News / USA

Washington Week: Focus on Immigration Reform, Benghazi

Washington Week: Focus on Immigration Reform, Benghazi Attacki
X
May 05, 2013
The U.S. Congress reconvenes after a week-long recess to continue work on immigration reform and to delve once again into last year’s terrorist attack on the U.S. consulate in Benghazi, Libya. VOA’s Michael Bowman reports.

Washington Week: Focus on Immigration Reform, Benghazi Attack

TEXT SIZE - +
Michael Bowman
— The U.S. Congress reconvenes after a week-long recess to continue work on immigration reform and to delve once again into last year’s terrorist attack on the U.S. consulate in Benghazi, Libya.

A push to overhaul U.S. immigration laws has been gaining momentum in the Senate, where a bipartisan reform bill was unveiled last month.  This week, senators could decide whether the bill extends equal protections to homosexual immigrants whose relationships are not recognized under current federal law.

Last week, President Barack Obama spoke in favor of gay-inclusive immigration reform. “The LGBT [lesbian-gay-bisexual-transgendered] community should be treated like everybody else.  To me, that is the essential core principle behind our founding documents - the idea that we are all created equal," he said.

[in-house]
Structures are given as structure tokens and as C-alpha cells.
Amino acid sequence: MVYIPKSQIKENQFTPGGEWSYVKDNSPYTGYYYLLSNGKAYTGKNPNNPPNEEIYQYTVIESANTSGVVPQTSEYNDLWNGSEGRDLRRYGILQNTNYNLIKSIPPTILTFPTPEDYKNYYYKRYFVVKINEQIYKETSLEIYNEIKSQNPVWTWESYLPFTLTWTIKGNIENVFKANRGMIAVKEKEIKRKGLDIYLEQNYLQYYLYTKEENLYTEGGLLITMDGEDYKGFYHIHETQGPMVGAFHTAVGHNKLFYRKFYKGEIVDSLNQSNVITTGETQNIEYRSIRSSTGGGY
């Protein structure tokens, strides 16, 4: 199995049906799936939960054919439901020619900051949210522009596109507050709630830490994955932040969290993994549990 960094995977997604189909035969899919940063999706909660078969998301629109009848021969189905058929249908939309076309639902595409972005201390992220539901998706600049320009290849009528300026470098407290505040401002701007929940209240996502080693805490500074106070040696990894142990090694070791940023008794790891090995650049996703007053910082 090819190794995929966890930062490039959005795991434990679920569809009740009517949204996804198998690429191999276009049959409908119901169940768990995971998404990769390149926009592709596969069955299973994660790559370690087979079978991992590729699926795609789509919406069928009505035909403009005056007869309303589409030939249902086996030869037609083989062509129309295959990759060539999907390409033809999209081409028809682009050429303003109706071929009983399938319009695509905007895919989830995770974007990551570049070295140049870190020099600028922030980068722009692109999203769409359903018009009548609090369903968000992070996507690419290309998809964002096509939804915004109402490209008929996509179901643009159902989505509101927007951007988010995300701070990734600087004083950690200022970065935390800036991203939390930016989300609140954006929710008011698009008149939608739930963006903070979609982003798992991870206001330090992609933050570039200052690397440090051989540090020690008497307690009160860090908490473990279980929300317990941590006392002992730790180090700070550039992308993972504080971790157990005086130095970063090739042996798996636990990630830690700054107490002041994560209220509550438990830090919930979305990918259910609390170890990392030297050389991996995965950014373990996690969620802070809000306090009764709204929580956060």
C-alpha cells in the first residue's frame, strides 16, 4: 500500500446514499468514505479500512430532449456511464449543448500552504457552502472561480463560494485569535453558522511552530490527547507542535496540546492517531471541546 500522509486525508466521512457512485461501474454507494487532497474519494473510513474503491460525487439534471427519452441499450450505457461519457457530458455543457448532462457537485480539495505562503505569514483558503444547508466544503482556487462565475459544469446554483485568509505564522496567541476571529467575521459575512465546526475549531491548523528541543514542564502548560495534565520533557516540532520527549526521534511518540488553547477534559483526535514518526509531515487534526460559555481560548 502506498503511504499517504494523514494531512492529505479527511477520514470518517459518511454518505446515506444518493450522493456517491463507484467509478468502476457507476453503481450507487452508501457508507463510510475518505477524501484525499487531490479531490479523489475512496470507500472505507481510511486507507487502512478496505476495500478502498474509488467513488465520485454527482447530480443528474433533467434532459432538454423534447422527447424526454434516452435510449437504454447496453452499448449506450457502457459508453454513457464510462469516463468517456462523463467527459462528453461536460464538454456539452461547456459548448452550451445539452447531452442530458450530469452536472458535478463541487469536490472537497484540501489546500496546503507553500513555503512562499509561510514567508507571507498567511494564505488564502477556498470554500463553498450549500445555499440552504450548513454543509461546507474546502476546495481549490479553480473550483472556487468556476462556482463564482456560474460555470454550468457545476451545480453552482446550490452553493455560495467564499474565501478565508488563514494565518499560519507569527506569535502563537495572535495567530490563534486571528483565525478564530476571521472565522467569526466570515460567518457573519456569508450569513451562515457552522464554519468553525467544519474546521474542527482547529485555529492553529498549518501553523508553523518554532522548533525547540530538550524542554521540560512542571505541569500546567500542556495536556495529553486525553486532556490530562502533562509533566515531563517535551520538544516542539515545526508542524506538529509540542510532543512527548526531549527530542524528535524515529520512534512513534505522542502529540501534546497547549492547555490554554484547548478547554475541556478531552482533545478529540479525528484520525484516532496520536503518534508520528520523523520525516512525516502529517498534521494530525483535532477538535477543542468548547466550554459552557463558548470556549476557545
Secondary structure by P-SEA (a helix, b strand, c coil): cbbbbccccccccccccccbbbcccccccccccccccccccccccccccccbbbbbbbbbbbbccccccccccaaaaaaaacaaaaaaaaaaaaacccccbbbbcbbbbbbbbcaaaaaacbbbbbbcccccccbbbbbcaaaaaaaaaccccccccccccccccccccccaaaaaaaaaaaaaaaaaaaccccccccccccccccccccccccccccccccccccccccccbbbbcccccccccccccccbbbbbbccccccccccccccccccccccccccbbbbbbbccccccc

The issue?  Gay Americans cannot sponsor a foreign spouse for U.S. residency and eventual citizenship.  Bi-national married gay couples, like American Heather Morgan and Spaniard Maria del Mar Verdugo, could be torn apart at any time.

“We have that complete uncertainty and the idea that at a moment’s notice, Maria could be forced to leave," she said.

But some Republican lawmakers warn against injecting gay rights into immigration reform, saying to do so would put the entire bill in jeopardy.  The Senate Judiciary Committee is expected to consider the issue when it meets later this week.

Meanwhile, the terrorist attack that killed four Americans - including the ambassador - in Benghazi, Libya will be examined once again by an oversight committee in the House of Representatives.  Republicans like Darrell Issa remain dissatisfied with the Obama administration’s explanations of its actions before and after the assault.

“We need to operate in a country like Libya erring on the side of security," he said.

Tuesday, President Obama will receive South Korean President Park Geun-hye at the White House.  The visit follows a period of dramatically-escalated tensions surrounding North Korea, and amid a reassessment of America’s security posture in the Asia-Pacific region.

You May Like

Wikipedia Proves Useful for Tracking Flu

Technique gave better results than Center for Disease Control (CDC) and Google’s Flu Trends More

Turkish Law Gives Spy Agency Controversial Powers

Parliament approves legislation to bolster powers of intelligence service, which government claims is necessary to modernize and deal with new threats Turkey faces More

Video Face of American Farmer Changing

Average American farmer is now 58 years old, and farmers 65 and older are the fastest growing segment of the population More

Featured Videos

Your JavaScript is turned off or you have an old version of Adobe's Flash Player. Get the latest Flash player.
Face of American Farmer is Changingi
X
Mike Osborne
April 18, 2014